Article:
Shawnee chief Tecumseh was a man destined for greatness - the son of a prominent war leader, he was supposedly born under a lucky shooting star. Charismatic, intelligent, handsome, he was both a fierce warrior and a savvy politician. In the first biography of Tecumseh in more than twenty years, Peter Cozzens thoroughly revises our understanding of this great leader and his movement, arguing that his overlooked younger brother Tenskwatawa, the 'Shawnee Prophet', was a crucial partner in Tecumseh's success.
Until Tecumseh's death in 1813, he was, alongside Tenskwatawa, the co-architect of the greatest pan-Indian confederation in history. Over time, Tenskwatawa has been relegated to the shadows, described as a talentless charlatan and a drunk. But Cozzens argues that while Tecumseh was the forward-facing diplomat, appealing even to the white settlers attempting to steal Shawnee land, behind the scenes, Tenskwatawa unified multiple tribes with his deep understanding of Shawnee religion and culture. No other Native American leaders enjoyed such popularity, and none would ever pose a graver threat to colonial expansion than Tecumseh and Tenskwatawa.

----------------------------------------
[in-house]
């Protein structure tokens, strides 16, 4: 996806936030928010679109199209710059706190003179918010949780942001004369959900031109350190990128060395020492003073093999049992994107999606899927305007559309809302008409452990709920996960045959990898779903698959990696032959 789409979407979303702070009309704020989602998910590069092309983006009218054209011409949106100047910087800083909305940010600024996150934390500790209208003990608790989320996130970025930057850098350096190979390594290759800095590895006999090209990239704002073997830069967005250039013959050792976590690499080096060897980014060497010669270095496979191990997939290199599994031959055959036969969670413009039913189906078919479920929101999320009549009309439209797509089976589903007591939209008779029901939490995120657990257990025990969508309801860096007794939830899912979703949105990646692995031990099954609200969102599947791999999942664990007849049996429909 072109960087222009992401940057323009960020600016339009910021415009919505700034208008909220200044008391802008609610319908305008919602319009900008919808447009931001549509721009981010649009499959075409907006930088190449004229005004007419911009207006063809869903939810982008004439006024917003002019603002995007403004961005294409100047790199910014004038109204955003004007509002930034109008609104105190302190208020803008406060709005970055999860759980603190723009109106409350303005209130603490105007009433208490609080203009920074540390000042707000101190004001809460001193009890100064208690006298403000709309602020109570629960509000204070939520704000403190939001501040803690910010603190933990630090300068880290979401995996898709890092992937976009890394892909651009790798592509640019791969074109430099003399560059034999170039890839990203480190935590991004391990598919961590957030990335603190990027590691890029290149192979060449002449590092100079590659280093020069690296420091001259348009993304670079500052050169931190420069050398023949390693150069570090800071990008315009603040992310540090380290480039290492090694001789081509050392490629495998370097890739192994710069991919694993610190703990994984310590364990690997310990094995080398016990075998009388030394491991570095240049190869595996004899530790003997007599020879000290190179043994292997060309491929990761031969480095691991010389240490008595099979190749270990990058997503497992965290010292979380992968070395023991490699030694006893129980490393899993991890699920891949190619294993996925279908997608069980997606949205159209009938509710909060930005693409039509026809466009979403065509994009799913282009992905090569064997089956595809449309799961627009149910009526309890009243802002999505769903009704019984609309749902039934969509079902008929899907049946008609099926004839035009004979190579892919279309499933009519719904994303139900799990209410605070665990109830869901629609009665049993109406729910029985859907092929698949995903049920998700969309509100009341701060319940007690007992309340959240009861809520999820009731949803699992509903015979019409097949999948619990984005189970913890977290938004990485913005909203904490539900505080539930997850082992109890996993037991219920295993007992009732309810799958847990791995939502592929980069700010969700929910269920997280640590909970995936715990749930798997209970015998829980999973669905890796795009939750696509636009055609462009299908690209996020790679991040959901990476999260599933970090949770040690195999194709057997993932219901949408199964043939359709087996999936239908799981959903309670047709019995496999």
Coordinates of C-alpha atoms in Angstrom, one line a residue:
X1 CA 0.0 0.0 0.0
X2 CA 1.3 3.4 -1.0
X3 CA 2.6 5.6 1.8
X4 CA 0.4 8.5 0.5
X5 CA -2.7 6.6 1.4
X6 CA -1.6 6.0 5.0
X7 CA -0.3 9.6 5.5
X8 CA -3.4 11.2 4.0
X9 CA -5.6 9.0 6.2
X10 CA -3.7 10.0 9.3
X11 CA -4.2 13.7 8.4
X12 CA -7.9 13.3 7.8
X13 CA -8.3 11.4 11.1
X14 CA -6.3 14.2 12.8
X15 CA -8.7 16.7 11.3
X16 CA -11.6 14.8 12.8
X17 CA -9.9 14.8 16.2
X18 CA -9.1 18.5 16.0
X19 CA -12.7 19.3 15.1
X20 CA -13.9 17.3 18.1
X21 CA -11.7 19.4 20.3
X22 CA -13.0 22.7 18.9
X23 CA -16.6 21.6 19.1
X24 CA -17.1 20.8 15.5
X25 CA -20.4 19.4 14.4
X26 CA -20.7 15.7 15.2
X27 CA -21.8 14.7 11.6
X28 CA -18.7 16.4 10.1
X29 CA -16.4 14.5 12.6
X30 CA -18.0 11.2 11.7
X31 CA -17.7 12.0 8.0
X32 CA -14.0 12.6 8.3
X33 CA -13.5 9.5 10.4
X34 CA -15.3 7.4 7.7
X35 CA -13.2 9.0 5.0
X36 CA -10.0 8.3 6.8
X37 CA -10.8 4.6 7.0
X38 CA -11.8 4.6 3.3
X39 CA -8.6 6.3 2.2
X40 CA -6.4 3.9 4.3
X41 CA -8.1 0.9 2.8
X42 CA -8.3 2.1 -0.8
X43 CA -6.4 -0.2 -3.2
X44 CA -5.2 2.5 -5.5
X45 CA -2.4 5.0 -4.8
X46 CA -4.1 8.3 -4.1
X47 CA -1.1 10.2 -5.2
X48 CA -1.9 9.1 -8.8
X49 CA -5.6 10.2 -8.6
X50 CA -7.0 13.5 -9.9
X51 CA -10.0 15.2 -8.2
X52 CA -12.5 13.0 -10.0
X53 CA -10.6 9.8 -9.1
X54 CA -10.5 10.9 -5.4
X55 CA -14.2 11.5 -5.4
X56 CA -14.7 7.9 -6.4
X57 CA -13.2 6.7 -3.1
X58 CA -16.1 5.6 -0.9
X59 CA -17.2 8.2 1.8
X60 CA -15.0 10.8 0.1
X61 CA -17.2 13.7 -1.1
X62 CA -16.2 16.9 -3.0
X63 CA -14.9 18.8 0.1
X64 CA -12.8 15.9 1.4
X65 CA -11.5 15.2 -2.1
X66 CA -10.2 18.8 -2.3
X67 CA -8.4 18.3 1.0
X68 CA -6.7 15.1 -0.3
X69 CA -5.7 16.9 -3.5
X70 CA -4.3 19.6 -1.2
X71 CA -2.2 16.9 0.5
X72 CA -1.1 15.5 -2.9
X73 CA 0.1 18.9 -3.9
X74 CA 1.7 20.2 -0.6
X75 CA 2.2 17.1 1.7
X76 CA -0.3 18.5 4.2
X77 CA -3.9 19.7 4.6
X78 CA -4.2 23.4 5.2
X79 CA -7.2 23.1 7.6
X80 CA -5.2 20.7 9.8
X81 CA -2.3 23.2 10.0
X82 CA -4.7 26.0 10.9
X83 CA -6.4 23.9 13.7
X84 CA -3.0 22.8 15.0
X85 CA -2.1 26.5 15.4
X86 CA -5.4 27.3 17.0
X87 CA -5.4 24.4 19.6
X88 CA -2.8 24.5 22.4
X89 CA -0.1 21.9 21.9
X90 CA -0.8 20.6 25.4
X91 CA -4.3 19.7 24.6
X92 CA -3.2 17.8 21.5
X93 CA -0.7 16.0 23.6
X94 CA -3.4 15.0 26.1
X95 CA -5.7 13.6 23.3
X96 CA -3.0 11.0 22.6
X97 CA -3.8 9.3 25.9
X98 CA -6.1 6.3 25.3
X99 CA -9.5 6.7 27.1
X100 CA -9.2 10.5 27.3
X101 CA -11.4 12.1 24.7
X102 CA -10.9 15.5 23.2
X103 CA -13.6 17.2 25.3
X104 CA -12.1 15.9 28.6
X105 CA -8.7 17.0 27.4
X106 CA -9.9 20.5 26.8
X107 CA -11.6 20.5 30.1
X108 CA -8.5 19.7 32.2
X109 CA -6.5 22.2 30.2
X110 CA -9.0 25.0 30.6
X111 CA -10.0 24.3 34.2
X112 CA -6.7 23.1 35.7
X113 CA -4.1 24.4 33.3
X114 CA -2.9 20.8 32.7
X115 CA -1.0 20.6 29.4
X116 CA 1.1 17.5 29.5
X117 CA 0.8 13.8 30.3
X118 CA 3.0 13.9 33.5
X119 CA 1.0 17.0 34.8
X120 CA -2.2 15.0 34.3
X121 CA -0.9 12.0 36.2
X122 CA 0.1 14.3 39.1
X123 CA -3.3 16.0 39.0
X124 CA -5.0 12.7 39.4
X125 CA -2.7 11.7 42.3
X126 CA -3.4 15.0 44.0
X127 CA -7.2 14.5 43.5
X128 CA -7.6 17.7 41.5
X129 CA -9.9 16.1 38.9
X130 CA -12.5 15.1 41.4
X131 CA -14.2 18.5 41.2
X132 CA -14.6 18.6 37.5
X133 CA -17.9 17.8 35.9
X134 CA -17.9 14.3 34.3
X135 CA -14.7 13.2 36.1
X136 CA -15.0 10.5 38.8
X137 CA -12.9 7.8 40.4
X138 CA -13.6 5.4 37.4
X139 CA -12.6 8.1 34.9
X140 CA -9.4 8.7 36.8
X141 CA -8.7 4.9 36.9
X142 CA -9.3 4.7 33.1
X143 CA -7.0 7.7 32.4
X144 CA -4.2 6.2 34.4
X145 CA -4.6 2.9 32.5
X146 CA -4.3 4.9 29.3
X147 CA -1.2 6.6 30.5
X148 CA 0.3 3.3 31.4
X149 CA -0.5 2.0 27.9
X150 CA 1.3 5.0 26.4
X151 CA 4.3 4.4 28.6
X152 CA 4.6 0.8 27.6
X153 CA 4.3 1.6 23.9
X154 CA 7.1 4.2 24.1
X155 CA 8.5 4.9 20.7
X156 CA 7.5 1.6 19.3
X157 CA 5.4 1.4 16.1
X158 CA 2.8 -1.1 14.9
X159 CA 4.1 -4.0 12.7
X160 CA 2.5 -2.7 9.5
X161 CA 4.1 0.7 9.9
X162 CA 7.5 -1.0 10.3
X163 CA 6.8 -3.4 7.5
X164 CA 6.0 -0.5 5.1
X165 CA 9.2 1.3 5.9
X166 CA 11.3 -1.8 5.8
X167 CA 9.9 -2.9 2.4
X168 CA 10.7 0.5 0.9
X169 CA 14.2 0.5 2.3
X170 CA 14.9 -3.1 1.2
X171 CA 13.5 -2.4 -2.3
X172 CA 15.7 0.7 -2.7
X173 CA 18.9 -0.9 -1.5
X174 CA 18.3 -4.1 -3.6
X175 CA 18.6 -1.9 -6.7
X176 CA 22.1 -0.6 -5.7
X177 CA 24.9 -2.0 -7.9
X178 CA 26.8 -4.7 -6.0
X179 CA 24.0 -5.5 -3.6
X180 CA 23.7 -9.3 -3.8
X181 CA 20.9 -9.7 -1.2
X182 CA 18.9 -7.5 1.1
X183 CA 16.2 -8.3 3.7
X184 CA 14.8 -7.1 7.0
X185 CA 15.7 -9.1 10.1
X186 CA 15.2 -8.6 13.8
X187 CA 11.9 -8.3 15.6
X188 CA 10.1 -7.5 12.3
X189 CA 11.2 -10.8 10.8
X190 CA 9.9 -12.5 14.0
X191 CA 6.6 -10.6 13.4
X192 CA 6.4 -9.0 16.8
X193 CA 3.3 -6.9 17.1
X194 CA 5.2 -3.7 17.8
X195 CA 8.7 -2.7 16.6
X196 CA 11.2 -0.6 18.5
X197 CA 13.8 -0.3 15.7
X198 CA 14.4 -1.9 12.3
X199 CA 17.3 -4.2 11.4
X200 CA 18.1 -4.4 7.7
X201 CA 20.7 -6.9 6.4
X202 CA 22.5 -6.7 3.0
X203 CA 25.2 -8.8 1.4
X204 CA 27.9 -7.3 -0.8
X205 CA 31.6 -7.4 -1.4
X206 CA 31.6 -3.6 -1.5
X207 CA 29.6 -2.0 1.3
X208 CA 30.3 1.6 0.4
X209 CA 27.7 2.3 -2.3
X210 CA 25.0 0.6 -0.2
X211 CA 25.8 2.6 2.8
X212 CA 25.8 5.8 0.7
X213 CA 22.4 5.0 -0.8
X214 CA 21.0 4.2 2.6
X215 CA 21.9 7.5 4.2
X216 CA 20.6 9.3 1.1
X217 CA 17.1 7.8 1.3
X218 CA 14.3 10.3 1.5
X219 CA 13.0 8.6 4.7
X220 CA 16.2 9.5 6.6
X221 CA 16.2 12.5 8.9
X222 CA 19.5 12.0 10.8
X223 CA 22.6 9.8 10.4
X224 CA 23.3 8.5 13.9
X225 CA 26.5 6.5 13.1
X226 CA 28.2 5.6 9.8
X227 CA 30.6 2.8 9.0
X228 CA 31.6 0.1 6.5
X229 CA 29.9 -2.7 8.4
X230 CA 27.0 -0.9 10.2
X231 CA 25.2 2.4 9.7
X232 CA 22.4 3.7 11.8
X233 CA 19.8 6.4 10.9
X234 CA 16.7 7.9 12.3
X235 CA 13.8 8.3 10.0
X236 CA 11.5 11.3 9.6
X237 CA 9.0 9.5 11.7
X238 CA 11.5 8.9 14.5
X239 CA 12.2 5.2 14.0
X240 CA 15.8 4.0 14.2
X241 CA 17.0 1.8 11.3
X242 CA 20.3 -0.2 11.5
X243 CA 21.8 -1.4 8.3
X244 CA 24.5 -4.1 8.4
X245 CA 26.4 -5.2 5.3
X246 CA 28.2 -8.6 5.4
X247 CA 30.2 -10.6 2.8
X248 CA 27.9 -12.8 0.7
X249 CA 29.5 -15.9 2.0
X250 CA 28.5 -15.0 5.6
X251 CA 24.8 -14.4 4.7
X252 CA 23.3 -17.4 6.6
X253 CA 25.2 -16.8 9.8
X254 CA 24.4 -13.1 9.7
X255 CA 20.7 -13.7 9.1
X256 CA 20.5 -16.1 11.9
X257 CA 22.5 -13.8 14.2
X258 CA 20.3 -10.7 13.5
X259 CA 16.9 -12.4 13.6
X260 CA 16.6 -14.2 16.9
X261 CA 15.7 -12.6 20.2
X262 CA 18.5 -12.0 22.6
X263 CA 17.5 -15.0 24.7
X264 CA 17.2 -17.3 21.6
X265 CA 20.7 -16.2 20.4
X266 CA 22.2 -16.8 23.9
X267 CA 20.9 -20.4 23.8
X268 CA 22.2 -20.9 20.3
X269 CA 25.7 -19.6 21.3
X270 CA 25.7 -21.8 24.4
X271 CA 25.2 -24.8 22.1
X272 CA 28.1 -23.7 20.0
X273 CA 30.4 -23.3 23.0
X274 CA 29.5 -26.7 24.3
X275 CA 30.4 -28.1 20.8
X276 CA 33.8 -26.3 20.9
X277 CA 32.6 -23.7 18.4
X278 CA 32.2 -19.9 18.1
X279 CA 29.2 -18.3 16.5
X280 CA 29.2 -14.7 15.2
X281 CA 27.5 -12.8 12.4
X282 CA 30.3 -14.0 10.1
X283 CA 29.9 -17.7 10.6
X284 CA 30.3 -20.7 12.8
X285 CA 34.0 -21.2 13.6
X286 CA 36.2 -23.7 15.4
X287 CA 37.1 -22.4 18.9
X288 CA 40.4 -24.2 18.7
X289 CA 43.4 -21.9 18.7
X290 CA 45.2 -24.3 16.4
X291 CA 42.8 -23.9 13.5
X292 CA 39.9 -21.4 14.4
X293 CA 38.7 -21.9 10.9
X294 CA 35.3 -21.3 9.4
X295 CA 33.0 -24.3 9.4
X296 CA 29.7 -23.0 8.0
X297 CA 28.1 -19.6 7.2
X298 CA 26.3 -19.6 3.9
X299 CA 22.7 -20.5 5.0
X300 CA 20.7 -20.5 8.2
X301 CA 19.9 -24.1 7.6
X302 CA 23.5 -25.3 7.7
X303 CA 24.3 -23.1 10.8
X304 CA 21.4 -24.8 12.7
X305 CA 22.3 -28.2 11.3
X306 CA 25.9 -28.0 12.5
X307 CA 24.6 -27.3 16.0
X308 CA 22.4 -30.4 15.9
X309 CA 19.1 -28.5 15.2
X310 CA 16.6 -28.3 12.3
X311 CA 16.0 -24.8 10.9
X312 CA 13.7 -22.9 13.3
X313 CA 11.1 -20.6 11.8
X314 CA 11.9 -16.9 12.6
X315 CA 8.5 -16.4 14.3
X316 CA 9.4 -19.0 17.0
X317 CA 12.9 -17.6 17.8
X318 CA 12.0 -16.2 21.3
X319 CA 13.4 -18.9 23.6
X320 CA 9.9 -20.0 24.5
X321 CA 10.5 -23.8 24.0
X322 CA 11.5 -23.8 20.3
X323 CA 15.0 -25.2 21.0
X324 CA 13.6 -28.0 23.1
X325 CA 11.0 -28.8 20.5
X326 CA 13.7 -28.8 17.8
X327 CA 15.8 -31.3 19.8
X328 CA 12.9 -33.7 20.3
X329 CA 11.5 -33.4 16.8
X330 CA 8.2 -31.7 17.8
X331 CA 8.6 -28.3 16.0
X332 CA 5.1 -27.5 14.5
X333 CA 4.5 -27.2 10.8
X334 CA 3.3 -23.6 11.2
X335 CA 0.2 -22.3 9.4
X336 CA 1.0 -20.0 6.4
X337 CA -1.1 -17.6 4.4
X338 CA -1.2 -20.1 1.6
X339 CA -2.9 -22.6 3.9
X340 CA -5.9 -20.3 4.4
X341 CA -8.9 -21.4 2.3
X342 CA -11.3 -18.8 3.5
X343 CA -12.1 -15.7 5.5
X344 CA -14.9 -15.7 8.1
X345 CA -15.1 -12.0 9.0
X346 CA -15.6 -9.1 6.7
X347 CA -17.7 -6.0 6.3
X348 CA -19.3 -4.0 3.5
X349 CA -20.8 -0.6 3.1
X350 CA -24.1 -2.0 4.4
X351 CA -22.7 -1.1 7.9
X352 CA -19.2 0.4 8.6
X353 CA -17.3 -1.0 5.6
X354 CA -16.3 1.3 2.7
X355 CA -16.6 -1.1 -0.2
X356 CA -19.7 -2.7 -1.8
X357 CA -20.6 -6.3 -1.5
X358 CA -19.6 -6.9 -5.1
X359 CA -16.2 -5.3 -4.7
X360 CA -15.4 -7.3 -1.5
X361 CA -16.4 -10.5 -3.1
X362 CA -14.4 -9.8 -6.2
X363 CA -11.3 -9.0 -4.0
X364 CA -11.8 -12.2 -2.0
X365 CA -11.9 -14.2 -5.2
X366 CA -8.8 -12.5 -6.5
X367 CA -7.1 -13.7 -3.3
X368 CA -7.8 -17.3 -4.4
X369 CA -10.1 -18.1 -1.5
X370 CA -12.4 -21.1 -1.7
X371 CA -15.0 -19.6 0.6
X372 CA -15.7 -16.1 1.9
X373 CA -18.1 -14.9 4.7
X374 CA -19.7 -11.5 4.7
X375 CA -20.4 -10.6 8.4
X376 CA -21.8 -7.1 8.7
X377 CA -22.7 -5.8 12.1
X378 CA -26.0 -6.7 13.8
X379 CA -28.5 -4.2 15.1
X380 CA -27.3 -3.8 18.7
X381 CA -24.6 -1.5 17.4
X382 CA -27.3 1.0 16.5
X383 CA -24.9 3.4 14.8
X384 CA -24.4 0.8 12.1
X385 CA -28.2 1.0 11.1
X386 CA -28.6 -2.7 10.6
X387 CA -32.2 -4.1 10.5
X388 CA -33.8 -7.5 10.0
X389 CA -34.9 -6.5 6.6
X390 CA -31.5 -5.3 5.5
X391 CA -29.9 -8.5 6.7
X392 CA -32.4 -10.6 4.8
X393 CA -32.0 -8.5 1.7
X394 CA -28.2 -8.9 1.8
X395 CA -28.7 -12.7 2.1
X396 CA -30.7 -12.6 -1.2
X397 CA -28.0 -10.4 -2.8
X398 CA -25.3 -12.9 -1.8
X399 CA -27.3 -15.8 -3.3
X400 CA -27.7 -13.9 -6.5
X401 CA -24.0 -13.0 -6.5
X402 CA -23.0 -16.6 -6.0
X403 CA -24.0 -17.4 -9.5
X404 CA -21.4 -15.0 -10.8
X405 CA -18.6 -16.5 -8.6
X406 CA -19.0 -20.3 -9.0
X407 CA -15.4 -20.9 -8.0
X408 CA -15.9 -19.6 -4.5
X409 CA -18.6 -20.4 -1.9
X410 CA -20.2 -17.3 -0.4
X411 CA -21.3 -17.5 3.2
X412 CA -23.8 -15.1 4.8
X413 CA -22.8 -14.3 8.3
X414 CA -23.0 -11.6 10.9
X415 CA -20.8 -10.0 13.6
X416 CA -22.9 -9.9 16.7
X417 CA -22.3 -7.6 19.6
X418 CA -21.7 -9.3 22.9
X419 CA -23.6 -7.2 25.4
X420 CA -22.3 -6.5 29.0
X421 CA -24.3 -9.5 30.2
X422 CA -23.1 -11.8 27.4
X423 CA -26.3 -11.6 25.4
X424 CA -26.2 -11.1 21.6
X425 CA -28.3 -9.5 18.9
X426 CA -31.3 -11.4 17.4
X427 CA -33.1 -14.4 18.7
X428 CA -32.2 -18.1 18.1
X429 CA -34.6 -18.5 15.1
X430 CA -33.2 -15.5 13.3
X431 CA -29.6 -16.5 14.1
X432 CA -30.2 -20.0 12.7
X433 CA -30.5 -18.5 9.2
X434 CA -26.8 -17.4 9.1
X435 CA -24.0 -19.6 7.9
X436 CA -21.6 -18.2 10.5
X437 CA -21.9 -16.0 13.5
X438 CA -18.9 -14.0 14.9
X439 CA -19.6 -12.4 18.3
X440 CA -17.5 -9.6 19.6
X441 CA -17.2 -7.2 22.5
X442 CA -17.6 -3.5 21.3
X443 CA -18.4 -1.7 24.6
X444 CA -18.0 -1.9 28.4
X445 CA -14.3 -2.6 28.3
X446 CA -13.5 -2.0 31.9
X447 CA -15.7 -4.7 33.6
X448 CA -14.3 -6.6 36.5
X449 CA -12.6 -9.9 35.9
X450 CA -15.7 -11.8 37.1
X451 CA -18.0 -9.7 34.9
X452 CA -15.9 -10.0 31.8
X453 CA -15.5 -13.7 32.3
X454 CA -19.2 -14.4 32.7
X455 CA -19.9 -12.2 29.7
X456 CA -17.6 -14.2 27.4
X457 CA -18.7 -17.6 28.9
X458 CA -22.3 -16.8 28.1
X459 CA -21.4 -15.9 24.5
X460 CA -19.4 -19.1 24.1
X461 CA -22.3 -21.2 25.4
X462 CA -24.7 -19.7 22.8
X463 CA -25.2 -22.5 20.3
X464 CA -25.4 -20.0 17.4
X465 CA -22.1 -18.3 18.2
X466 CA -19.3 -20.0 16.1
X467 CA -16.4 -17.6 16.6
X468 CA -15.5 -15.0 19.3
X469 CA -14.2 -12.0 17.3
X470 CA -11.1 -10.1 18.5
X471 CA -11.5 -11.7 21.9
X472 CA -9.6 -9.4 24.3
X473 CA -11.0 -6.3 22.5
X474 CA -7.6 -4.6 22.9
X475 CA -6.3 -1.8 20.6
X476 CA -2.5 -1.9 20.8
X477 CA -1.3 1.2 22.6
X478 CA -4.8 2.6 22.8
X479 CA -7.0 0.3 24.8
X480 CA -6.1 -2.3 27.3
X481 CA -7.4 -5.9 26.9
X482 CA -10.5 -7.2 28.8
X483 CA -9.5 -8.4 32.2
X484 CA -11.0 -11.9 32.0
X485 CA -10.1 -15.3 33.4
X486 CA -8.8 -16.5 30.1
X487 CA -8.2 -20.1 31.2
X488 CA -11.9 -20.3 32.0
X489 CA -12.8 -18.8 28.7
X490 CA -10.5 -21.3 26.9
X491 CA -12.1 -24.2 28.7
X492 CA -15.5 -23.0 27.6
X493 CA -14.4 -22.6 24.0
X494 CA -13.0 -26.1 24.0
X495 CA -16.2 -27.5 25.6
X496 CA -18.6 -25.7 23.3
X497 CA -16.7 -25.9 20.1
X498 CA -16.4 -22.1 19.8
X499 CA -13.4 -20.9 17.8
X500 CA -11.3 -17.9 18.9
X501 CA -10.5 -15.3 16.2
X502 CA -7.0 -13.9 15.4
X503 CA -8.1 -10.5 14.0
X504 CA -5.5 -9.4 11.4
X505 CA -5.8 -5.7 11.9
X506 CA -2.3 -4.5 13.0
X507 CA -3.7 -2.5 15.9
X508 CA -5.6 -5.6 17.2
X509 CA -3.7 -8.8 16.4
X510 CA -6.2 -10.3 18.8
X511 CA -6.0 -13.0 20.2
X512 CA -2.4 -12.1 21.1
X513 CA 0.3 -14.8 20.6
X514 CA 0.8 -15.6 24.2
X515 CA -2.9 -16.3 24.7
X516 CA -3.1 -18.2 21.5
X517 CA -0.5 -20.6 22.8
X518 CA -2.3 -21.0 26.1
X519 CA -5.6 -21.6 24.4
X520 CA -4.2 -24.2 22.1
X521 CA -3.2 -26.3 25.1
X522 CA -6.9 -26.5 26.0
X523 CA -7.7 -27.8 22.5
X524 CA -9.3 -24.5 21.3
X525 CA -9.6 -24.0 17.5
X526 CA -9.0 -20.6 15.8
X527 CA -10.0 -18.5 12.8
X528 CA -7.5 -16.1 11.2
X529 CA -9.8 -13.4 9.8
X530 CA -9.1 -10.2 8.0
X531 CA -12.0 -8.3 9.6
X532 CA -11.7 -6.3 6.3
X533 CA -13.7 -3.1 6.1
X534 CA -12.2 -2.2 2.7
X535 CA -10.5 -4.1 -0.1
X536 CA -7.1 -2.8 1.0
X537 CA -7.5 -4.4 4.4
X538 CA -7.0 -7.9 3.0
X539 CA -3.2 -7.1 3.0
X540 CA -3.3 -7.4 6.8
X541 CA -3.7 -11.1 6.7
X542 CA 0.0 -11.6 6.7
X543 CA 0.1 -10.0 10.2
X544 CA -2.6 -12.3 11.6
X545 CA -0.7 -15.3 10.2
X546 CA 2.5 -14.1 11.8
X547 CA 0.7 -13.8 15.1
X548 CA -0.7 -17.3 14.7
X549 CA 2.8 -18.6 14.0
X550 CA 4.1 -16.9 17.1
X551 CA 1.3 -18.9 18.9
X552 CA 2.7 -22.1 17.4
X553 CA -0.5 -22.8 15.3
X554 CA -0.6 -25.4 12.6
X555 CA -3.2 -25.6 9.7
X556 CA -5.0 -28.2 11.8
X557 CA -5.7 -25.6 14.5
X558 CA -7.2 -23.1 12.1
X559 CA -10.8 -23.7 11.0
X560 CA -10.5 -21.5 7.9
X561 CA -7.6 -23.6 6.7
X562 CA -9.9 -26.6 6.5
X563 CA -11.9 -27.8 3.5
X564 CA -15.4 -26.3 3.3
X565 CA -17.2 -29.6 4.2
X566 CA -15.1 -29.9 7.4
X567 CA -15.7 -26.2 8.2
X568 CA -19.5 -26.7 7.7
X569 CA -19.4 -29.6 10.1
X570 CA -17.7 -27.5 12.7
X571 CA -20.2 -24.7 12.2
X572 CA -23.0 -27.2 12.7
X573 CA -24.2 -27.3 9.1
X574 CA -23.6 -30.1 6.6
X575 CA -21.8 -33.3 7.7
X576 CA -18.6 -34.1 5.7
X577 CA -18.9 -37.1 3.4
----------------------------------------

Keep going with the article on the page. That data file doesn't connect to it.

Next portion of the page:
Bringing to life an often-overlooked episode in America's past, Cozzens paints in vivid detail the violent, lawless world of the Old Northwest, when settlers spilled over the Appalachians to bloody effect in their haste to exploit lands won from the War of Independence. The Warrior and the Prophet tells the untold story of the Shawnee brothers who retaliated against this threat - becoming allies with the British army in the process - and reveals how they were the last hope for Native Americans to preserve ways of life they had known for centuries.